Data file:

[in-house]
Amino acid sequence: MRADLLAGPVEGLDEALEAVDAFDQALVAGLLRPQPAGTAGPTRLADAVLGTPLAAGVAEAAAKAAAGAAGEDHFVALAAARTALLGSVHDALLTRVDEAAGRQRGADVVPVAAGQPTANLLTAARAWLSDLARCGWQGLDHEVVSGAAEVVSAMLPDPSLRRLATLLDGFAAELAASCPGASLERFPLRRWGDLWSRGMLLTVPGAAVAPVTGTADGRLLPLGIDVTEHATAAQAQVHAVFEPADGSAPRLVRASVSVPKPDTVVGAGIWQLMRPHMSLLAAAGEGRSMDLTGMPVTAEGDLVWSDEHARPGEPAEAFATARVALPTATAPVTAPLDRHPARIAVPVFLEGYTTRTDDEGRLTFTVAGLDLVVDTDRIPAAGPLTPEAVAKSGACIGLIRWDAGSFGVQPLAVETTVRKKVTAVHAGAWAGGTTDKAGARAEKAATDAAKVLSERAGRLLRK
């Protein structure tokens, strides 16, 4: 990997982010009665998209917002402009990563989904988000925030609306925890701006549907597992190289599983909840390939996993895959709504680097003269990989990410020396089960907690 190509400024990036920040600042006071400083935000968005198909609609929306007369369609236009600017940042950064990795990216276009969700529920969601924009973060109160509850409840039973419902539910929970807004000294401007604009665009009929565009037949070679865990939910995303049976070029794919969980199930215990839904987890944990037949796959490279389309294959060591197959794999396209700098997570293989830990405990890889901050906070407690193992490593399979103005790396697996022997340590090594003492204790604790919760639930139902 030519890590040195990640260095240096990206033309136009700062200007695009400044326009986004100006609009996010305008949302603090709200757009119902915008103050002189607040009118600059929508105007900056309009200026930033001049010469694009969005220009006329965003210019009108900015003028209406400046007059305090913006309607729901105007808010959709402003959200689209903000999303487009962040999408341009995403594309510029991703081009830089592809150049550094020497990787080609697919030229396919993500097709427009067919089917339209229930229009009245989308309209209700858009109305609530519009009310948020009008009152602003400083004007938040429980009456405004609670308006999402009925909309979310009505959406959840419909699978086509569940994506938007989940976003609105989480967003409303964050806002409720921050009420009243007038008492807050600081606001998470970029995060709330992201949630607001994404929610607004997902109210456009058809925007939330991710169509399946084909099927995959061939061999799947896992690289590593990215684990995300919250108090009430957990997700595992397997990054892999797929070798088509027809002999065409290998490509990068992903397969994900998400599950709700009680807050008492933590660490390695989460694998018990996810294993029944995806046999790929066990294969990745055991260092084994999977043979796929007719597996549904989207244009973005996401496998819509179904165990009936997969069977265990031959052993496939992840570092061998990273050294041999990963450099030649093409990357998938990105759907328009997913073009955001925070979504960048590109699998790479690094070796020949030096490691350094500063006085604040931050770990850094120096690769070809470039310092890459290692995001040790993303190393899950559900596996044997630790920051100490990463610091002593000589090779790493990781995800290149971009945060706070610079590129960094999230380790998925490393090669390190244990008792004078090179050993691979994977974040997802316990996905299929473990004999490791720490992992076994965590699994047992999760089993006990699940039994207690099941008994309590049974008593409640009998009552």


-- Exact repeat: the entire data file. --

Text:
[in-house]
Amino acid sequence: MRADLLAGPVEGLDEALEAVDAFDQALVAGLLRPQPAGTAGPTRLADAVLGTPLAAGVAEAAAKAAAGAAGEDHFVALAAARTALLGSVHDALLTRVDEAAGRQRGADVVPVAAGQPTANLLTAARAWLSDLARCGWQGLDHEVVSGAAEVVSAMLPDPSLRRLATLLDGFAAELAASCPGASLERFPLRRWGDLWSRGMLLTVPGAAVAPVTGTADGRLLPLGIDVTEHATAAQAQVHAVFEPADGSAPRLVRASVSVPKPDTVVGAGIWQLMRPHMSLLAAAGEGRSMDLTGMPVTAEGDLVWSDEHARPGEPAEAFATARVALPTATAPVTAPLDRHPARIAVPVFLEGYTTRTDDEGRLTFTVAGLDLVVDTDRIPAAGPLTPEAVAKSGACIGLIRWDAGSFGVQPLAVETTVRKKVTAVHAGAWAGGTTDKAGARAEKAATDAAKVLSERAGRLLRK
């Protein structure tokens, strides 16, 4: 990997982010009665998209917002402009990563989904988000925030609306925890701006549907597992190289599983909840390939996993895959709504680097003269990989990410020396089960907690 190509400024990036920040600042006071400083935000968005198909609609929306007369369609236009600017940042950064990795990216276009969700529920969601924009973060109160509850409840039973419902539910929970807004000294401007604009665009009929565009037949070679865990939910995303049976070029794919969980199930215990839904987890944990037949796959490279389309294959060591197959794999396209700098997570293989830990405990890889901050906070407690193992490593399979103005790396697996022997340590090594003492204790604790919760639930139902 030519890590040195990640260095240096990206033309136009700062200007695009400044326009986004100006609009996010305008949302603090709200757009119902915008103050002189607040009118600059929508105007900056309009200026930033001049010469694009969005220009006329965003210019009108900015003028209406400046007059305090913006309607729901105007808010959709402003959200689209903000999303487009962040999408341009995403594309510029991703081009830089592809150049550094020497990787080609697919030229396919993500097709427009067919089917339209229930229009009245989308309209209700858009109305609530519009009310948020009008009152602003400083004007938040429980009456405004609670308006999402009925909309979310009505959406959840419909699978086509569940994506938007989940976003609105989480967003409303964050806002409720921050009420009243007038008492807050600081606001998470970029995060709330992201949630607001994404929610607004997902109210456009058809925007939330991710169509399946084909099927995959061939061999799947896992690289590593990215684990995300919250108090009430957990997700595992397997990054892999797929070798088509027809002999065409290998490509990068992903397969994900998400599950709700009680807050008492933590660490390695989460694998018990996810294993029944995806046999790929066990294969990745055991260092084994999977043979796929007719597996549904989207244009973005996401496998819509179904165990009936997969069977265990031959052993496939992840570092061998990273050294041999990963450099030649093409990357998938990105759907328009997913073009955001925070979504960048590109699998790479690094070796020949030096490691350094500063006085604040931050770990850094120096690769070809470039310092890459290692995001040790993303190393899950559900596996044997630790920051100490990463610091002593000589090779790493990781995800290149971009945060706070610079590129960094999230380790998925490393090669390190244990008792004078090179050993691979994977974040997802316990996905299929473990004999490791720490992992076994965590699994047992999760089993006990699940039994207690099941008994309590049974008593409640009998009552």